African Civil Society Demands More from Governments and African Union on ICC
As a two-day meeting between the 30 original African signatory countries to the ICC draws to a close, the peace-versus-justice debate continues to impact civilians on the ground and divide how Africa’s conflicts are addressed by advocates and policymakers.
This couldn’t be any more true than in Uganda and the Democratic Republic of Congo, where peace advocates argue that if it weren’t for the International Criminal Court‘s arrest warrants on Joseph Kony, Thomas Lubanga and Bosco Ntaganda, greater prospects for peace might exist through a viable peace process and stronger support for traditional reconciliation mechanisms. Justice proponents, however, argue that the international judicial mechanisms, absent any legal or judicial system, are necessary to enforce the laws, punish the perpetrators, and implement a peace process.
In my personal conversations with Darfuris and other Sudanese, they felt strongly that the ICC was the only body they could trust to bring justice to their lives. Lacking a viable and internationally-supported peace process for Darfur and a fledgling North-South Comprehensive Peace Agreement, many Sudanese have lost confidence in the ability of the Khartoum government to provide its citizens with any fair or legitimate legal recourse. For them, that means living peacefully, free from harm, with greater representation in government, greater access to wealth and resources, compensation for the damages incurred and punishment for the perpetrators — including President Bashir.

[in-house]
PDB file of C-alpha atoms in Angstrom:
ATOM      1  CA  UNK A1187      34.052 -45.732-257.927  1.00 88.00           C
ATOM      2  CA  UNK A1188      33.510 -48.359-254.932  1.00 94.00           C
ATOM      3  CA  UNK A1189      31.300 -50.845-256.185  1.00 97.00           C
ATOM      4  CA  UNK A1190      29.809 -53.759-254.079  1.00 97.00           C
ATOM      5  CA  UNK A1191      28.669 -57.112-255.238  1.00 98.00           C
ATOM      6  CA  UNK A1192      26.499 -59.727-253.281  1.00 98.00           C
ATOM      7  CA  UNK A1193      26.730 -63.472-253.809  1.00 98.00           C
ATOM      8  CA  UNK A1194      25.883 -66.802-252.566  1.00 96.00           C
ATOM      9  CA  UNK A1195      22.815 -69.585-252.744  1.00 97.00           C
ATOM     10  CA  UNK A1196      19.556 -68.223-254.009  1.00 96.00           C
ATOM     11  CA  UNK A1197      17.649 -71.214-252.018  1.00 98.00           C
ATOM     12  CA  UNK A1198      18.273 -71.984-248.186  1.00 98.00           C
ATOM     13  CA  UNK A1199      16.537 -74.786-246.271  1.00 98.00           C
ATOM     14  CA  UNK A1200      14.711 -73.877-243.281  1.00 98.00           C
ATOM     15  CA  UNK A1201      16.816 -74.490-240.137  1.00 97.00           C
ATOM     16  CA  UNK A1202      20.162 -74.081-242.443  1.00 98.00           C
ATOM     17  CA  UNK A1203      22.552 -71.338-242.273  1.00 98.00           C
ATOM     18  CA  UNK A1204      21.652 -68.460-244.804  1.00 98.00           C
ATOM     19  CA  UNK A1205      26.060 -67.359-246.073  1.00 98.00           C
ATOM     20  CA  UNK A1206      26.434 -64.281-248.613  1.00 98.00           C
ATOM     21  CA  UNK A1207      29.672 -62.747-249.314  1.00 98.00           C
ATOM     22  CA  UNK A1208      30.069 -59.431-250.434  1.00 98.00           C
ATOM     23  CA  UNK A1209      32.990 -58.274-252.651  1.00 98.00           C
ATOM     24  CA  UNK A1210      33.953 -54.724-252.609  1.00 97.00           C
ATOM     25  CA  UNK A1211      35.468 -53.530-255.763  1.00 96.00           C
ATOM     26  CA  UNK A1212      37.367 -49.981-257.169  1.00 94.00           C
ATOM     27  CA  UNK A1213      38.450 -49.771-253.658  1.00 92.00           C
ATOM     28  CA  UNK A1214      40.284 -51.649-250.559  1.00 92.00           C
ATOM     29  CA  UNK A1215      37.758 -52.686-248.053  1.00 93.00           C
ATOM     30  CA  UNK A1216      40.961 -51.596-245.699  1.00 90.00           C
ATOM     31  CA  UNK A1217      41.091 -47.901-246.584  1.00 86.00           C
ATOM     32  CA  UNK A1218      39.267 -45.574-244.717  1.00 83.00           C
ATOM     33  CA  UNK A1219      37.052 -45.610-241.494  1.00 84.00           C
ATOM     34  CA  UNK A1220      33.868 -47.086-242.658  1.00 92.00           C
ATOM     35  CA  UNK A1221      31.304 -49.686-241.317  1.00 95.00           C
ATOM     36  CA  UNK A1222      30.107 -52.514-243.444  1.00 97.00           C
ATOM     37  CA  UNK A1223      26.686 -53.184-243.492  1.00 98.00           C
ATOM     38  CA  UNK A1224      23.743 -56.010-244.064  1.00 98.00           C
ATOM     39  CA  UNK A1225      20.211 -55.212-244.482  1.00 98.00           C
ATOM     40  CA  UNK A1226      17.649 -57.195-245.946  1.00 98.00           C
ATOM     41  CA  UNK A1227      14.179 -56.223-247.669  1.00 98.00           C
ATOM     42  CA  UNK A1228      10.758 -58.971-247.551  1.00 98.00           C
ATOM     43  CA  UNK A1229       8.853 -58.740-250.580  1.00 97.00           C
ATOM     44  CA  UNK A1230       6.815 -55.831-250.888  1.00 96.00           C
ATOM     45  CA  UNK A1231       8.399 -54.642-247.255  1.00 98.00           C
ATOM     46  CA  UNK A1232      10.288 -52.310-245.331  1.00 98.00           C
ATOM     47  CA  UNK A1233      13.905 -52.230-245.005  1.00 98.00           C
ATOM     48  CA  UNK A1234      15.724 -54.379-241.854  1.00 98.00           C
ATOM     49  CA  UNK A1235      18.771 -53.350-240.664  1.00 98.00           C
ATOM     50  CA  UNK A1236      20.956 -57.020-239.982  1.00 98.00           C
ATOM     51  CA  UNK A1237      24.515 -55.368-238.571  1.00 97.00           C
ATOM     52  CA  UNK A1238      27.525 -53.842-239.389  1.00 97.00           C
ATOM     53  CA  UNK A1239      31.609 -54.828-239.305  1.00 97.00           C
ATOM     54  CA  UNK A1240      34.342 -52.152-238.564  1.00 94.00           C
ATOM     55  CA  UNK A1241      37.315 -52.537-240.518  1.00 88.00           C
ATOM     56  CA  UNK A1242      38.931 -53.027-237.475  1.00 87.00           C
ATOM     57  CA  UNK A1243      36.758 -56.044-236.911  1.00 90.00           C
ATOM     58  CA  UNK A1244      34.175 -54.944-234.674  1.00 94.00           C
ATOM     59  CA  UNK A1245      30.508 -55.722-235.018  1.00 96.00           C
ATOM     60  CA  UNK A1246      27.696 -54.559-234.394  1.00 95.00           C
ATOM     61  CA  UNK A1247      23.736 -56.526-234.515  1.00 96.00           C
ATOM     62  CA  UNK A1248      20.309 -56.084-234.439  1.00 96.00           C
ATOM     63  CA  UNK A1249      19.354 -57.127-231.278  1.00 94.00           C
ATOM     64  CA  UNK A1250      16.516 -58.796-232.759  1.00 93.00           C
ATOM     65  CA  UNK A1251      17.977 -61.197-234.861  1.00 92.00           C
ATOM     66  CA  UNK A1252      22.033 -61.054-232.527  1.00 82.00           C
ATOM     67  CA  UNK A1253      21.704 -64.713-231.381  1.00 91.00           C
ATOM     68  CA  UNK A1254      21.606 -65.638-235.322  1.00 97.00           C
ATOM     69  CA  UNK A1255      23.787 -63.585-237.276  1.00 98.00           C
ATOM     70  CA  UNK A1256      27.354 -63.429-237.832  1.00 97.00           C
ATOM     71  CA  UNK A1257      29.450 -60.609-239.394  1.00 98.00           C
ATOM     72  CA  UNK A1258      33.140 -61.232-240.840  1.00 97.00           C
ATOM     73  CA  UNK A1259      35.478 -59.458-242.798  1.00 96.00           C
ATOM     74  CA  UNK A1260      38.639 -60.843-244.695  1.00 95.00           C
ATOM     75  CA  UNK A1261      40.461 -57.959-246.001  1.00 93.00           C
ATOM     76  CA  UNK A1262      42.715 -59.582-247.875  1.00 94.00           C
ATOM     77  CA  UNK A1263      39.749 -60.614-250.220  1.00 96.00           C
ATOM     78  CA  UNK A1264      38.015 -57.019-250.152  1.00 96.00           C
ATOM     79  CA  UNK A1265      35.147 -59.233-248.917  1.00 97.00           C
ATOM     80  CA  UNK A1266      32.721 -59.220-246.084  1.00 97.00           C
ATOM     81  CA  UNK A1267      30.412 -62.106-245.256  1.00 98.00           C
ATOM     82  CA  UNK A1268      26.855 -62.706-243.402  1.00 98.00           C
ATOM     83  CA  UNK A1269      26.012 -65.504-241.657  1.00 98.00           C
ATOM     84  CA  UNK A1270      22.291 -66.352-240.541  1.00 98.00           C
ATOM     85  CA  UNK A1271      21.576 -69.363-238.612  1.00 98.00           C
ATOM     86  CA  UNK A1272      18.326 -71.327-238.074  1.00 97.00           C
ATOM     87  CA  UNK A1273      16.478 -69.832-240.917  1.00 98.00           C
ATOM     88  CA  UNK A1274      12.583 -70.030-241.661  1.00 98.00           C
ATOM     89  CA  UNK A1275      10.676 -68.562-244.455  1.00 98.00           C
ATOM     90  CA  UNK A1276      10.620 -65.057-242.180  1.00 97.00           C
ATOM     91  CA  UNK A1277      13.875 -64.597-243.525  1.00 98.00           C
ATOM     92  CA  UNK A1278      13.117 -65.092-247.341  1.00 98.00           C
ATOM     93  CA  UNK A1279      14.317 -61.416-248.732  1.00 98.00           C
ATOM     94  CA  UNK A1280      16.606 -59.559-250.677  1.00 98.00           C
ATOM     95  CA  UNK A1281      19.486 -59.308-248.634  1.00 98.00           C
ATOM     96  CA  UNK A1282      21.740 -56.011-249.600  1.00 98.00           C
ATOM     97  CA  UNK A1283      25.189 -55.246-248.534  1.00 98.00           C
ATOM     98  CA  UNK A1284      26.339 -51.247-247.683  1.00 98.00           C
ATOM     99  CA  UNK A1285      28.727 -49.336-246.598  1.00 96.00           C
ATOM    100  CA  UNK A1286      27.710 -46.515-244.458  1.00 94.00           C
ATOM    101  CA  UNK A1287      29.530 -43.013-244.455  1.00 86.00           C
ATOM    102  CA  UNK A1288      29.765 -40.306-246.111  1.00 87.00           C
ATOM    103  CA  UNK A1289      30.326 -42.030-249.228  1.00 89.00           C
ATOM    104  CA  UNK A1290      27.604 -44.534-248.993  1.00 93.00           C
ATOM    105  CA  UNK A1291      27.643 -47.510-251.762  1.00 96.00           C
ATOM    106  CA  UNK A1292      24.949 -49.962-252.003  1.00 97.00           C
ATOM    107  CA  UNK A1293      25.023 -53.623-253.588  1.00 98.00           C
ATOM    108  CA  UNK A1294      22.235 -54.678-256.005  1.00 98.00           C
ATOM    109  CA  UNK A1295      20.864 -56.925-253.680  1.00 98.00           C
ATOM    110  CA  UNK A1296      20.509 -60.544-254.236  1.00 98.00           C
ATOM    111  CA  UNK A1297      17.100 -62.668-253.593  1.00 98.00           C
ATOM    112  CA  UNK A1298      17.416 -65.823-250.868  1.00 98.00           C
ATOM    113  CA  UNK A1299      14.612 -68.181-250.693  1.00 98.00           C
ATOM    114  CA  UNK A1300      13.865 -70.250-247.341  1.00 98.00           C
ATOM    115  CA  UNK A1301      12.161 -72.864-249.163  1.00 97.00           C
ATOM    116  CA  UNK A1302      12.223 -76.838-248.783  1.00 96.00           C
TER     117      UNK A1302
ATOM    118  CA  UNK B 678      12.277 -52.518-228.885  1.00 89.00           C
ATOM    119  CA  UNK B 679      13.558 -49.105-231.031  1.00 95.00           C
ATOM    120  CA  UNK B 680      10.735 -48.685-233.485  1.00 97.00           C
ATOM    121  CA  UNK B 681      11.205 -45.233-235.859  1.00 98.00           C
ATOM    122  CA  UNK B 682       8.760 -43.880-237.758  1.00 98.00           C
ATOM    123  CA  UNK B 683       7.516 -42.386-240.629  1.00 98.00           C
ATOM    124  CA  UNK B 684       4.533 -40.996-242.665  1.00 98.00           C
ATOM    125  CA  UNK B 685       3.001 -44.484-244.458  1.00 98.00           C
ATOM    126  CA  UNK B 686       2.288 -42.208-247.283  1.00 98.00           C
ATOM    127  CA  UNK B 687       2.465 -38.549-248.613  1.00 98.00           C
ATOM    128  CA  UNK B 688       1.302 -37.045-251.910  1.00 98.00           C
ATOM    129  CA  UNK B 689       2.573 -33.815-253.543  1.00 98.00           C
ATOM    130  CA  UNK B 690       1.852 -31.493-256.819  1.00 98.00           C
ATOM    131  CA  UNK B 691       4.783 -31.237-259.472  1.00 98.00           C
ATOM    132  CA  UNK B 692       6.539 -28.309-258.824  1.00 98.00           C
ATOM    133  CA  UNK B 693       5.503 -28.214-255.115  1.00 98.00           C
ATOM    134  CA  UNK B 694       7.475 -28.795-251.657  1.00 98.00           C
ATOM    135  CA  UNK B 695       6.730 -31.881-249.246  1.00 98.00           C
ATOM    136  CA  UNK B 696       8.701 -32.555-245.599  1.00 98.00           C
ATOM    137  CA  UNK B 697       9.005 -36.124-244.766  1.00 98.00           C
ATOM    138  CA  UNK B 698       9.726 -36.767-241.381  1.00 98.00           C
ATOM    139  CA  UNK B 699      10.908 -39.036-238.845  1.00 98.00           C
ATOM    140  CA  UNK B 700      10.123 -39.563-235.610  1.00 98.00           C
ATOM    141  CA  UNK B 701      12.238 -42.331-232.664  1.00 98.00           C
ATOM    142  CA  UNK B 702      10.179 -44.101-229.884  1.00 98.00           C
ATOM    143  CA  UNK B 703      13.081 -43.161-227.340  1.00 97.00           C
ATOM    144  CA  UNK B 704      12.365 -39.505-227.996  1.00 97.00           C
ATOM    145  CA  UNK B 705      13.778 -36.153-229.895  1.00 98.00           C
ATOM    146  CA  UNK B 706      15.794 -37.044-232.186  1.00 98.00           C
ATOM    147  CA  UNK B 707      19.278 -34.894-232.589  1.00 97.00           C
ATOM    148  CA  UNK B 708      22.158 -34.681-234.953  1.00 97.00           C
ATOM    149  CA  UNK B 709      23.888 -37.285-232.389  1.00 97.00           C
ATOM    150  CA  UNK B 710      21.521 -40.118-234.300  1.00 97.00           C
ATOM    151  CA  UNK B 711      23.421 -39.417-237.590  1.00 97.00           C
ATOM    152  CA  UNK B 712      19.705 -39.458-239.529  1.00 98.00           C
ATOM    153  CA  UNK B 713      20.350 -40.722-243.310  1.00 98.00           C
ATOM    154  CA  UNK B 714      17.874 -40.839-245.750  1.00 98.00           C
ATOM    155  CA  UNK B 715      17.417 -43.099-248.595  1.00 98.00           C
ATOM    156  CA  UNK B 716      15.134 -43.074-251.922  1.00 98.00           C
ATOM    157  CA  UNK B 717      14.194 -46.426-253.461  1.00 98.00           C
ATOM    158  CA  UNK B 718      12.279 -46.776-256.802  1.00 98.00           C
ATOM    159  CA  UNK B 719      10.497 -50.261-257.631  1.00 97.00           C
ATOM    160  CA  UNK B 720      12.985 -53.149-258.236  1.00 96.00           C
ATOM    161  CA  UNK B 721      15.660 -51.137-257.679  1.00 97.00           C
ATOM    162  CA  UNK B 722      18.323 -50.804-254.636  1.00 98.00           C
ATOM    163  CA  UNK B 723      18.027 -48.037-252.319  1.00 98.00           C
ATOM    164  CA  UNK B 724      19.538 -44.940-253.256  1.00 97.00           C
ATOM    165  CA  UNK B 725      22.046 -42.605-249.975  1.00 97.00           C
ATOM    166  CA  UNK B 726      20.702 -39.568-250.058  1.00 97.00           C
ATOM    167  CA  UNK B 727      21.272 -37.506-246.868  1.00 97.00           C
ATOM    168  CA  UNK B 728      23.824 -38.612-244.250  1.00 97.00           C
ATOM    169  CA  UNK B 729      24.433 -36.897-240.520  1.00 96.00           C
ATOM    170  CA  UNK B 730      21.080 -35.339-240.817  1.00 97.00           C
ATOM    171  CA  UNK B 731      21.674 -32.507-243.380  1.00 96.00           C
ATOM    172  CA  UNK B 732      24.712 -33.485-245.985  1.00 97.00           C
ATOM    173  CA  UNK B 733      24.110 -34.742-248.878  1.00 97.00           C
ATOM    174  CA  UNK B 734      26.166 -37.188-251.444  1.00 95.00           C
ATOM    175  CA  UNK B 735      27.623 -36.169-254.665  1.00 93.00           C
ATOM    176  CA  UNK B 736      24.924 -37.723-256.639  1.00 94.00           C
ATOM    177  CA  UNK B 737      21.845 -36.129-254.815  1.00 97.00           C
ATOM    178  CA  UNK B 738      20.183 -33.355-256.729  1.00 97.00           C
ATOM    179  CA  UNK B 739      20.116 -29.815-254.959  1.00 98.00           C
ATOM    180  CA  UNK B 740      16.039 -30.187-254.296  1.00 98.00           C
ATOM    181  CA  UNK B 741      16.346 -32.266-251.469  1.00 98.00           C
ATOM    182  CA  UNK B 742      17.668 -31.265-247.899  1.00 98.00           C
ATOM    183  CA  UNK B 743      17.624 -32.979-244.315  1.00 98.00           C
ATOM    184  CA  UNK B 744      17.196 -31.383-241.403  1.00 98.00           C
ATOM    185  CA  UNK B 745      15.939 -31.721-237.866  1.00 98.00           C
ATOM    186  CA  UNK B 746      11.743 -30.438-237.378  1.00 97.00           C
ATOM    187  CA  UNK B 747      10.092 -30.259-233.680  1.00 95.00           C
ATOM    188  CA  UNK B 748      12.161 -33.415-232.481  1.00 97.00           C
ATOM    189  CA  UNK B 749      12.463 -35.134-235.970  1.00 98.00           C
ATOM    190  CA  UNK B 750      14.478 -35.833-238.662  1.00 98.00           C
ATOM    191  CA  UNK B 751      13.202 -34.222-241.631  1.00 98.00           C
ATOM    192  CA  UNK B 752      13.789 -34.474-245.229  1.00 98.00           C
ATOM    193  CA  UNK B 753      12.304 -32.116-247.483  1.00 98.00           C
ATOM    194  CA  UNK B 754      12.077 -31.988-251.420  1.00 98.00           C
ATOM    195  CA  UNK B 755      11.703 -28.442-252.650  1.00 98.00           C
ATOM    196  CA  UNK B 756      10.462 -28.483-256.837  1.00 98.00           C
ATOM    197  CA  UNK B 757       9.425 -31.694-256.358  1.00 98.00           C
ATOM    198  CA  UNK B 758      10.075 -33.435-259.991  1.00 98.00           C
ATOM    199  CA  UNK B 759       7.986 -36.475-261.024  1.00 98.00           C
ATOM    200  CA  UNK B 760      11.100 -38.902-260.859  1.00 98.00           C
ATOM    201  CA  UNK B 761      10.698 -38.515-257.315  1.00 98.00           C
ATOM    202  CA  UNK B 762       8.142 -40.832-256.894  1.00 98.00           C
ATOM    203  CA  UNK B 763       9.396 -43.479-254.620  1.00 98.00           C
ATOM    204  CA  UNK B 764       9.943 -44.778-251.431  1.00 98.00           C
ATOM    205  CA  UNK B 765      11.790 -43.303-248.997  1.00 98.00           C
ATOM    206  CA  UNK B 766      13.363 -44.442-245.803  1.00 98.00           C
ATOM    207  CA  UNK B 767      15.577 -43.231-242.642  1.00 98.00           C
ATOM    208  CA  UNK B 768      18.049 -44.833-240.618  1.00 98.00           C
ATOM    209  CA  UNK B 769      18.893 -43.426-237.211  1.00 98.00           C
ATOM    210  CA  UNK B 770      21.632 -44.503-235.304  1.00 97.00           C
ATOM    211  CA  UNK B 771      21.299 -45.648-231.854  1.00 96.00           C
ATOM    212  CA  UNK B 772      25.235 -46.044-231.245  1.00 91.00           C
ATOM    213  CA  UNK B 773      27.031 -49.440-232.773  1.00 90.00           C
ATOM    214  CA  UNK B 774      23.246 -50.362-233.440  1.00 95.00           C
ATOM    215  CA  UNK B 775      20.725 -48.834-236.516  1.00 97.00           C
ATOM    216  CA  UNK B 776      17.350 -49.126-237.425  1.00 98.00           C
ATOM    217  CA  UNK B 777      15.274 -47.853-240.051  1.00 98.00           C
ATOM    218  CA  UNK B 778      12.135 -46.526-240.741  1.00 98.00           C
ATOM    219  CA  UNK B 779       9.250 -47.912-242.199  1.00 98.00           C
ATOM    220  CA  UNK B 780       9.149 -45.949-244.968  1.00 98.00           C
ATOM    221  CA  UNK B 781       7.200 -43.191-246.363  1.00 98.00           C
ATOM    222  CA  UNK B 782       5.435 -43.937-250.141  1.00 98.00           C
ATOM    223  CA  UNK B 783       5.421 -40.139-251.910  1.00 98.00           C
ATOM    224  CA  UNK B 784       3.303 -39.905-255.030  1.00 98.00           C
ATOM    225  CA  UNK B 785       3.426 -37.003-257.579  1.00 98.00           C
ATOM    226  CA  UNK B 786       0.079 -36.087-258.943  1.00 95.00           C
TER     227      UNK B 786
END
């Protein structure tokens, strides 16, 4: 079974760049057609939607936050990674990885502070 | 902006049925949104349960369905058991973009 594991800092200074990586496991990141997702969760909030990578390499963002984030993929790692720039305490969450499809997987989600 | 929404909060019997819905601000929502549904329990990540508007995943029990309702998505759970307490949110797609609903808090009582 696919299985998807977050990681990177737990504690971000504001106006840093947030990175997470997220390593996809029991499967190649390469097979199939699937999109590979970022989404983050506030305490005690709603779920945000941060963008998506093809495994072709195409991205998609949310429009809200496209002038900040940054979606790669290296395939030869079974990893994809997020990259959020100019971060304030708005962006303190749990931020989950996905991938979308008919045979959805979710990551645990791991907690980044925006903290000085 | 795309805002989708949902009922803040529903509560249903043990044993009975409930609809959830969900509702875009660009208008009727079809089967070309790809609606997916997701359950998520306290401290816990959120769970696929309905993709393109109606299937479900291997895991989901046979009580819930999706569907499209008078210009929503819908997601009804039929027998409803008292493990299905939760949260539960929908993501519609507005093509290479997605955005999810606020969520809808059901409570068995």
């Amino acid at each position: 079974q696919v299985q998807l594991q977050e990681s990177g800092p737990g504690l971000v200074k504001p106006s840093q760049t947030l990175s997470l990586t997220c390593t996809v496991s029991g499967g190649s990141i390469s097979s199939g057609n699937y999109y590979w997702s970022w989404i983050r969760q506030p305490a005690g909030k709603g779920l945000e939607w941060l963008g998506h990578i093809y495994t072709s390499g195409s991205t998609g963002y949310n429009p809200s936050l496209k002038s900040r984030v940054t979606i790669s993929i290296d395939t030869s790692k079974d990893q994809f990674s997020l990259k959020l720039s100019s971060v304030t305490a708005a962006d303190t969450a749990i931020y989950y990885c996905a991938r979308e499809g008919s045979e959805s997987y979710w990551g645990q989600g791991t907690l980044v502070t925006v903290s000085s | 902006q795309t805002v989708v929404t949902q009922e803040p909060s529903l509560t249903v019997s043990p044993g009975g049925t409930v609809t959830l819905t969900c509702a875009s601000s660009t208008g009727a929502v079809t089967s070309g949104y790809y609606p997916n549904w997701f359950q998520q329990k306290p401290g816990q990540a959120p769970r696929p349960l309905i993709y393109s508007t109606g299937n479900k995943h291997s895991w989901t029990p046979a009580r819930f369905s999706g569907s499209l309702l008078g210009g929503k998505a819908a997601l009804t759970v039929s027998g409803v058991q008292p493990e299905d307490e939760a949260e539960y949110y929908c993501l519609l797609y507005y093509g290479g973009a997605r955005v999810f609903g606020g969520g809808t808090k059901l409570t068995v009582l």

Nearly 70 African civil society groups recently organized in Kampala and Cape Town to express their support for the ICC and Darfuri wishes, arguing that the Court plays a necessary role when their governments are unable or unwilling to investigate and prosecute war crimes, genocide, and other crimes against humanity. Recognizing that their governments originally were supportive of the Court’s creation, they now demand that those same African countries and institutions, including the African Union, show greater support for the ICC. A number of op-eds stating these positions have been published this week by civil society representatives, including from Uganda Coalition for the International Criminal Court, as well as the Central African Republic.
Just one week after these civil society organizations gathered, nineteen African leaders met on June 8 for the COMESA Summit in Zimbabwe to discuss the economic and political future of the regional bloc. Sadly, rather than heeding their people’s demands and cries for justice and legality, the group issued a statement calling for a suspension altogether of the ICC arrest warrant against Sudanese President Omar el-Bashir.
So it seems that despite the people’s demands, and the fact that thirty of the original signatories to the Rome Statute were African, African leaders prefer making decisions regarding the ICC and Darfur not based on the people’s wishes, but on theirs. Let’s hope this week’s meeting in Addis Ababa bears a more fruitful result that supports the needs of the Darfuris, Ugandans, and Congolese civilians on the ground.
Semhar Araia is an Africa analyst and consultant living in Washington, D.C.